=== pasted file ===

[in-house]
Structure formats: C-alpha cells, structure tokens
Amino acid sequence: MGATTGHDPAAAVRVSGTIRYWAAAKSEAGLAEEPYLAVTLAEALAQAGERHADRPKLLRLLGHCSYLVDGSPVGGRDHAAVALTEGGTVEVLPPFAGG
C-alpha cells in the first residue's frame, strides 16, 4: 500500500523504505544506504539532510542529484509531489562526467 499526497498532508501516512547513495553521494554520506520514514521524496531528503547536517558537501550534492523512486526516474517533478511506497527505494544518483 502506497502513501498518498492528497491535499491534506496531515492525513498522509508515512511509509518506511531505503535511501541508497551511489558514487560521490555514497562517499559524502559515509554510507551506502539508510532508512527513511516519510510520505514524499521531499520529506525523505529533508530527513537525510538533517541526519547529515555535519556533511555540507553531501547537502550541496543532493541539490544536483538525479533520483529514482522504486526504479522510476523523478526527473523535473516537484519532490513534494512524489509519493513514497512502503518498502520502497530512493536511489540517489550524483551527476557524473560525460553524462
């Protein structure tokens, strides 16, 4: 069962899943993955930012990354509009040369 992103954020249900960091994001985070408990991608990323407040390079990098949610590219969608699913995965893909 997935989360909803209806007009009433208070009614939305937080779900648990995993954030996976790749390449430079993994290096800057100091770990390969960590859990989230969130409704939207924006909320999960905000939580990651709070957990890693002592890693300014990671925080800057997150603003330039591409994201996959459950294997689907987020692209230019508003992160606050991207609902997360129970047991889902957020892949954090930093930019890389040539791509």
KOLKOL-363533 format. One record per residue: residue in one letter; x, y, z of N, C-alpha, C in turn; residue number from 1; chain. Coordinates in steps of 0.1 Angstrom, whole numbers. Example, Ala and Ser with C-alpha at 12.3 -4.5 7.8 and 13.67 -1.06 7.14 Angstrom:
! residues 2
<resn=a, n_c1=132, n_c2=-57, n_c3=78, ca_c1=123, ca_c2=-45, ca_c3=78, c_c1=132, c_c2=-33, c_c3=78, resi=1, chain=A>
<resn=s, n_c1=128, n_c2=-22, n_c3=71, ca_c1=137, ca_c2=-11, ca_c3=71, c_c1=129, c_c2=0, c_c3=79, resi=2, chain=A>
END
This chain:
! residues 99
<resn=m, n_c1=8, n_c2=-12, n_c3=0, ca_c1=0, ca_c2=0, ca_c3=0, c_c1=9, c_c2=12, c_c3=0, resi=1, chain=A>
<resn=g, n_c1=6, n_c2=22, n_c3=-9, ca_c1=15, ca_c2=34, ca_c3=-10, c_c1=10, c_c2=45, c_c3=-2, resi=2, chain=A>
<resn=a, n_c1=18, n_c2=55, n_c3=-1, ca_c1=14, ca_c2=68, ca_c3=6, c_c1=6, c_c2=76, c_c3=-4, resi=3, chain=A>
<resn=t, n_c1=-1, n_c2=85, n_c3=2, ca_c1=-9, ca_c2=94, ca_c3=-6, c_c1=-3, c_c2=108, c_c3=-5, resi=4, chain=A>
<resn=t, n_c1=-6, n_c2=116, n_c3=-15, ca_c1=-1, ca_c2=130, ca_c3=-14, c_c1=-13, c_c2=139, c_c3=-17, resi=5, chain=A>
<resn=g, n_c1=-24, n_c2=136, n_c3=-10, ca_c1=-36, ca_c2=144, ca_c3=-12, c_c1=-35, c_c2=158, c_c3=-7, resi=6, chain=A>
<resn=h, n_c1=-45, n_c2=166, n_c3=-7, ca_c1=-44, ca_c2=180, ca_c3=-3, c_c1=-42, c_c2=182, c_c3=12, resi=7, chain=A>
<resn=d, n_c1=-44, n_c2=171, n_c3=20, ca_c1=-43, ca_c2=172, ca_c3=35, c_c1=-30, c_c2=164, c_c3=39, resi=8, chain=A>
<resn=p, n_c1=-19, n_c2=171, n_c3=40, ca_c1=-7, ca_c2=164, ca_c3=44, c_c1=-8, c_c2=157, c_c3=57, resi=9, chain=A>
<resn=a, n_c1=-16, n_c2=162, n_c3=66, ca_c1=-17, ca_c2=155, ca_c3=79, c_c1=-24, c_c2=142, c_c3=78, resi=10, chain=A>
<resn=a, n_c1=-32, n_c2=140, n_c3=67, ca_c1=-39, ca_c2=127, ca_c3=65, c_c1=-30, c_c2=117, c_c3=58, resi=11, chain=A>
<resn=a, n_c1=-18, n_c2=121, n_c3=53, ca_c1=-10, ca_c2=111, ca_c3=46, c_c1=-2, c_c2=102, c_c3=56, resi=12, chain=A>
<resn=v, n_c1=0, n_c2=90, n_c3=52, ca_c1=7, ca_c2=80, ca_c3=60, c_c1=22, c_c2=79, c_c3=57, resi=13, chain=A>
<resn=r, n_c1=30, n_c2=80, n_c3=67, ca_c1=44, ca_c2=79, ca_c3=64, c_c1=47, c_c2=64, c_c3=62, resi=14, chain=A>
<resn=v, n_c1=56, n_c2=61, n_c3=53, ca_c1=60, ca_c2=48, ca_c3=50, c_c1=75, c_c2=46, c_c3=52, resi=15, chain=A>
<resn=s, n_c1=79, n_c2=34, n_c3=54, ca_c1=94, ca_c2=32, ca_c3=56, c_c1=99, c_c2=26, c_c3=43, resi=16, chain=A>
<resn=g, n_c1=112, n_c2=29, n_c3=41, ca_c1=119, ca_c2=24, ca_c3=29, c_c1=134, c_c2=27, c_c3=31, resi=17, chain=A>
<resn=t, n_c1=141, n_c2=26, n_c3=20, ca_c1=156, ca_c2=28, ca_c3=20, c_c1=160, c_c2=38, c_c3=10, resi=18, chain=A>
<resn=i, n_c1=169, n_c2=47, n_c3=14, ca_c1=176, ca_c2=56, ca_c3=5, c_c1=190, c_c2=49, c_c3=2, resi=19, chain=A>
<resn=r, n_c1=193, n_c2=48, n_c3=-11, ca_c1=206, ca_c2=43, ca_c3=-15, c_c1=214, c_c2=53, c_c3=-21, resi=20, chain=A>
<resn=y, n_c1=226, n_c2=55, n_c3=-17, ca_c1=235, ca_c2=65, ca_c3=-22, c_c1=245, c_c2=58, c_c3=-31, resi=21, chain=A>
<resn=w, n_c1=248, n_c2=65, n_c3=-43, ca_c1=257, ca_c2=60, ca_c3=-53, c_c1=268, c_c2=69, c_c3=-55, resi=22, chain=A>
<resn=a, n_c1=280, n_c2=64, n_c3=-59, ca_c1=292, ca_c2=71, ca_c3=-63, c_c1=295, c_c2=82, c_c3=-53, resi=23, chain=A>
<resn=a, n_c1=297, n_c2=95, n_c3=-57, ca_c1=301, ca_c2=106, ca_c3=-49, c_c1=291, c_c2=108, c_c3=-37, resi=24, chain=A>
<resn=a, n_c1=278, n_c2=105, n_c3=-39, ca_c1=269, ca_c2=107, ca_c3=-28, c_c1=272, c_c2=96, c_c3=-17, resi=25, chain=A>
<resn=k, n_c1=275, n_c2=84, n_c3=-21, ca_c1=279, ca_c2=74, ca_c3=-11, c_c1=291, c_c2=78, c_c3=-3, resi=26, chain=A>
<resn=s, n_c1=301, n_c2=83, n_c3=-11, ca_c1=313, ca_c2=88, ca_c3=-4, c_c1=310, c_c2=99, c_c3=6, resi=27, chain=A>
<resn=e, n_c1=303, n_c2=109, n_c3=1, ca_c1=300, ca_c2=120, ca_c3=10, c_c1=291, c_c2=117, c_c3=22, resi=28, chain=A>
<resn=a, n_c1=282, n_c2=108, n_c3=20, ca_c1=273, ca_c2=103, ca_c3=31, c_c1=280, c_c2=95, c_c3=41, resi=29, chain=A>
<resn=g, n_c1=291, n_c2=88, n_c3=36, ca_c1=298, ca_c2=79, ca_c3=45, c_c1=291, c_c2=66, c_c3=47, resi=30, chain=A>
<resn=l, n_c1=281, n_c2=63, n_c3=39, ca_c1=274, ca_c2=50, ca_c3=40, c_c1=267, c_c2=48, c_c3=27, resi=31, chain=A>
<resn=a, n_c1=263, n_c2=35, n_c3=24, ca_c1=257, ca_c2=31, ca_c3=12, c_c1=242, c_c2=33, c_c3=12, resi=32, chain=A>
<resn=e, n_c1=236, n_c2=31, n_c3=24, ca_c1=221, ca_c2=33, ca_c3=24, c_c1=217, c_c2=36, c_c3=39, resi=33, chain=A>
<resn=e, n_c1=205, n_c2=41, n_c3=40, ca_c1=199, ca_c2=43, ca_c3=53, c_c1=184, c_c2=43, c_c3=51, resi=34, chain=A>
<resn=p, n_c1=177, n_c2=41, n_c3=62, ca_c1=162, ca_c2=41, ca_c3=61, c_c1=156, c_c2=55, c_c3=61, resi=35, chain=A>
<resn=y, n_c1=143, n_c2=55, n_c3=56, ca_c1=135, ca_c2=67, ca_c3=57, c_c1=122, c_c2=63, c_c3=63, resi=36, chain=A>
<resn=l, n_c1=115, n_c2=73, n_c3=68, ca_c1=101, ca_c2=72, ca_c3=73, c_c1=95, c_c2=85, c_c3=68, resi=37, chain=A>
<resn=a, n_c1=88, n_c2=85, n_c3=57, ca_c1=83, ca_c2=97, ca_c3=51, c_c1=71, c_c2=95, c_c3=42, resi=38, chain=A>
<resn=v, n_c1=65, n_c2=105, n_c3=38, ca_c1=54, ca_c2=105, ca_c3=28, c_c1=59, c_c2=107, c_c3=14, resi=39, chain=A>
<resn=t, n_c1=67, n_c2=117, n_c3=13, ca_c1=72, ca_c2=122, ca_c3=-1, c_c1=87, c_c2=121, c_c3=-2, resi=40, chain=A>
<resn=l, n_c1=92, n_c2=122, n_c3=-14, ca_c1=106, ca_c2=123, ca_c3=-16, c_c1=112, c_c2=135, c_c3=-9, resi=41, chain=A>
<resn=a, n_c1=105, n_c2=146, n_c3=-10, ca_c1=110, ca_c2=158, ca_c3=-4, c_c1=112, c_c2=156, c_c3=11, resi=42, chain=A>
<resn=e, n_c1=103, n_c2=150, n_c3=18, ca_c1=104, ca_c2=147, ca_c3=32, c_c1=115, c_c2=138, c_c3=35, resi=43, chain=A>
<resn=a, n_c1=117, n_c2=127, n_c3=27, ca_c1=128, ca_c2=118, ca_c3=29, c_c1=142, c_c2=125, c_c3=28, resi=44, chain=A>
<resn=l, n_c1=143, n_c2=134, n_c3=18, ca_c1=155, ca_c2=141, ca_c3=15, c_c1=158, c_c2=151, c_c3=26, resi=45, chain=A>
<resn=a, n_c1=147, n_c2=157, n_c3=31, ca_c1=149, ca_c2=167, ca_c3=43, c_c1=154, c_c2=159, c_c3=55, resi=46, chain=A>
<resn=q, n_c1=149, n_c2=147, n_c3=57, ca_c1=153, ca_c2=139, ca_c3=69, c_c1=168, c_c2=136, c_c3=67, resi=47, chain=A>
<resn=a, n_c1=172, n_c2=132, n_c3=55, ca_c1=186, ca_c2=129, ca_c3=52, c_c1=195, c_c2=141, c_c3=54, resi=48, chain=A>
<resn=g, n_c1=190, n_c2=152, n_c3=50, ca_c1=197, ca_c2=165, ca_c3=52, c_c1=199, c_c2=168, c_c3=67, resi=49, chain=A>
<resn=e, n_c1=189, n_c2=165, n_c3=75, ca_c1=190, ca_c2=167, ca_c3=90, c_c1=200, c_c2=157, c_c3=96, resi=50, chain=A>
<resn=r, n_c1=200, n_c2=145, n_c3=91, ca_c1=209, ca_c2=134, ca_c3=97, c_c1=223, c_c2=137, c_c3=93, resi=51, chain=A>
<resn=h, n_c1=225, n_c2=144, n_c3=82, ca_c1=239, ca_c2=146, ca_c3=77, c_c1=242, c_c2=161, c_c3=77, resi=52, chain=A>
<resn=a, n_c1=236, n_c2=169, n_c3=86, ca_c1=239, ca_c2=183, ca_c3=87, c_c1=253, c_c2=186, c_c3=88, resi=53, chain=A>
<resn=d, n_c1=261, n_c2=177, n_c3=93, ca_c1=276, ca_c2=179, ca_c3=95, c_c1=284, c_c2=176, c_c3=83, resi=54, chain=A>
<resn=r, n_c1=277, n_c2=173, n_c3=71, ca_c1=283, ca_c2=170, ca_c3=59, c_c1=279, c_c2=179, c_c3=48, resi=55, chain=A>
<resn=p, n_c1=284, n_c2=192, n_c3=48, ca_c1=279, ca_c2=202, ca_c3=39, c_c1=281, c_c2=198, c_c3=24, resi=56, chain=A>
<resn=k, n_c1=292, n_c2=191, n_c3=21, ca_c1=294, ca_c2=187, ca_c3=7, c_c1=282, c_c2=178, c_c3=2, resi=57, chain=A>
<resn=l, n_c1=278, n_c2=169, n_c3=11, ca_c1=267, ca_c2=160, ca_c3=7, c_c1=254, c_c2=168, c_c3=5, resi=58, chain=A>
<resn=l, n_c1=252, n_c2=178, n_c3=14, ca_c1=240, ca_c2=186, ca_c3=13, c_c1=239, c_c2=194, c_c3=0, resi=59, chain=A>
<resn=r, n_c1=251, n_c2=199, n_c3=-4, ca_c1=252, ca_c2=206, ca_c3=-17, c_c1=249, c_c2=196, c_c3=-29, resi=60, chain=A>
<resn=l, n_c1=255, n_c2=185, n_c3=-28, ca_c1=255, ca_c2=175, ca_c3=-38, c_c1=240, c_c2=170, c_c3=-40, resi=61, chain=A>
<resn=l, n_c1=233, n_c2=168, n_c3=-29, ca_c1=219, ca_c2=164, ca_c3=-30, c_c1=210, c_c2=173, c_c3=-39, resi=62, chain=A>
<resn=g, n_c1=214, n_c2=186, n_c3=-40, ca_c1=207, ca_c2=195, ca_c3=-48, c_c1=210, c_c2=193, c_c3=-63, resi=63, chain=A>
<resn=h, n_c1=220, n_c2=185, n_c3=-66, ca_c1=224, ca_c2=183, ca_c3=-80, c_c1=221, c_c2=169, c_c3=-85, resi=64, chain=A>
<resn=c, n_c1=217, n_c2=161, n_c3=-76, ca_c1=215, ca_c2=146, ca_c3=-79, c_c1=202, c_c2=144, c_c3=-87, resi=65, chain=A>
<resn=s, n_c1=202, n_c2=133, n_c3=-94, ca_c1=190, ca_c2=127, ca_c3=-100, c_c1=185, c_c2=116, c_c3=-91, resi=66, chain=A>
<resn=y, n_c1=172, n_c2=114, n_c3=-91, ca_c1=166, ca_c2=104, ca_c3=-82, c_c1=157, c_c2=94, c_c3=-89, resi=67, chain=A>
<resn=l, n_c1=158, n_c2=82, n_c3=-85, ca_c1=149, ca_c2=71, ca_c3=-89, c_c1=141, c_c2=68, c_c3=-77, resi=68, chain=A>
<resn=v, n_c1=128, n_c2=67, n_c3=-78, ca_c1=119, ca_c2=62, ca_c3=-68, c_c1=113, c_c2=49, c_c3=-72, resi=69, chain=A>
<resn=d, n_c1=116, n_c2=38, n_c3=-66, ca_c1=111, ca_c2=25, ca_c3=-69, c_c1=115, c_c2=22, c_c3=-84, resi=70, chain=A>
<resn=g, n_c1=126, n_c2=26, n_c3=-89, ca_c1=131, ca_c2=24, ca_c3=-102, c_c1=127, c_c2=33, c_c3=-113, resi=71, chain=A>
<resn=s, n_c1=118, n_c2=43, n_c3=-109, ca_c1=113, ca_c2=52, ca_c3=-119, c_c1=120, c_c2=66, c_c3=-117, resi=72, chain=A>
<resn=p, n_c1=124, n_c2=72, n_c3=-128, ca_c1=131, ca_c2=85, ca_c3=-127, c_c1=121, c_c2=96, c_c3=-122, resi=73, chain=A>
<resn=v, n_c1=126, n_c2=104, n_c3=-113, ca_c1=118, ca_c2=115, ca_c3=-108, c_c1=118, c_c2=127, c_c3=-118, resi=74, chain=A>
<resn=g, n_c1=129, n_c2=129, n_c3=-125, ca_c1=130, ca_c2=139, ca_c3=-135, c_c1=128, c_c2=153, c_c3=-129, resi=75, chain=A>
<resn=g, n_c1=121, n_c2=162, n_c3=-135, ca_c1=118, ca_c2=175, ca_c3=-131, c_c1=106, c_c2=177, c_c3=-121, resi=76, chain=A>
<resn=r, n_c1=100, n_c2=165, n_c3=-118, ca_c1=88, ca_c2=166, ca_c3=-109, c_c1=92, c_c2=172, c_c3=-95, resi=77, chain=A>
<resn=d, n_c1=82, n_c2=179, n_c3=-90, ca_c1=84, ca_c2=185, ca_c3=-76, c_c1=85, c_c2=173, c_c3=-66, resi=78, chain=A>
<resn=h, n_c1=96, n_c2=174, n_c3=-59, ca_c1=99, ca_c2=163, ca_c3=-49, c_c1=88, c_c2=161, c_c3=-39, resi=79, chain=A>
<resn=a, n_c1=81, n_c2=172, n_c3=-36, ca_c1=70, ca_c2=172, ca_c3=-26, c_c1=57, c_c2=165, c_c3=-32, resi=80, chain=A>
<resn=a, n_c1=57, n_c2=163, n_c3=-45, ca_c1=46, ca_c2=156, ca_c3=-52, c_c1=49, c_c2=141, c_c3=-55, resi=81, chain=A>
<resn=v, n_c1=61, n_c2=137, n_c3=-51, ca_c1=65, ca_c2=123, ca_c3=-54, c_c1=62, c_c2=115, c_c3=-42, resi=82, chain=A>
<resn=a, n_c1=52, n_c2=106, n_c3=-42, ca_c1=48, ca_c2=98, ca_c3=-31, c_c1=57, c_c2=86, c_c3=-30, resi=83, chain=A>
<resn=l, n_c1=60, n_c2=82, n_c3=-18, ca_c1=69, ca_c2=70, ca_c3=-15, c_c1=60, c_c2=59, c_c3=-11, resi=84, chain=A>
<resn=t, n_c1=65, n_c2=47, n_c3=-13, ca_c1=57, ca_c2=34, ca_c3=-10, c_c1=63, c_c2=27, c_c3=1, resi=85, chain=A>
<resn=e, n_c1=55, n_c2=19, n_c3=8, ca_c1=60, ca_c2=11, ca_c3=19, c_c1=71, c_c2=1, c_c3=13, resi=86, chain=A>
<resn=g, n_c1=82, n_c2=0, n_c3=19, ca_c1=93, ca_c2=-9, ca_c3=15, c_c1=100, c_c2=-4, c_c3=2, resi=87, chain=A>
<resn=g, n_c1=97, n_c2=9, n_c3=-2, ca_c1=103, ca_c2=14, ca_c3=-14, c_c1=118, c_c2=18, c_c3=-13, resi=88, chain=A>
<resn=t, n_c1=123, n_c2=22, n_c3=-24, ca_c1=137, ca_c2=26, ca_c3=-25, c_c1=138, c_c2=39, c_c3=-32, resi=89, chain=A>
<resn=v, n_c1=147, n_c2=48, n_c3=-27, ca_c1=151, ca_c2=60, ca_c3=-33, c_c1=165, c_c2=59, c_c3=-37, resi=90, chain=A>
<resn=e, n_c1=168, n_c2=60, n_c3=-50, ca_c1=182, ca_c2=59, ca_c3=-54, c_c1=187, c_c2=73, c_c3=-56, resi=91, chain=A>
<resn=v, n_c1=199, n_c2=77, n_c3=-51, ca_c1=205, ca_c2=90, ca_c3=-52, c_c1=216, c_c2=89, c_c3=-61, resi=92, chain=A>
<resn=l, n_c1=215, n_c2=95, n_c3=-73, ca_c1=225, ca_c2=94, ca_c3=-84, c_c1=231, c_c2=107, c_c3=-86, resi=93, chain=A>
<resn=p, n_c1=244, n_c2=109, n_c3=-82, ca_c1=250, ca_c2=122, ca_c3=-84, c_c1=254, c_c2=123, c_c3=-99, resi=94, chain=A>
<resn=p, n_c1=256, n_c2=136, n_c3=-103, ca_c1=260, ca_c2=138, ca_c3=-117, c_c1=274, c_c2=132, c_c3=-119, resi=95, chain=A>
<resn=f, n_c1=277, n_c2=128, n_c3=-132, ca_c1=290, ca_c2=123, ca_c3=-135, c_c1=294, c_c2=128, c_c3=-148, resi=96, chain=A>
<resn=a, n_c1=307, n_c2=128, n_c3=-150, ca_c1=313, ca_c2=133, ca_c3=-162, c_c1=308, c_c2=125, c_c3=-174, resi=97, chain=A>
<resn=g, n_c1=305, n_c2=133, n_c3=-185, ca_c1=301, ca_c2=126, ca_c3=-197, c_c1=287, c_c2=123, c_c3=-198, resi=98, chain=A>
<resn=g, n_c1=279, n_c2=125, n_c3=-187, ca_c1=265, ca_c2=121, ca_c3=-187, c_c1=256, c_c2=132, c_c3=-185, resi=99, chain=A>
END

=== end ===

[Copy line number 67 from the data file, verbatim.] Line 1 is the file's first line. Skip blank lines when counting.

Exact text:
<resn=r, n_c1=277, n_c2=173, n_c3=71, ca_c1=283, ca_c2=170, ca_c3=59, c_c1=279, c_c2=179, c_c3=48, resi=55, chain=A>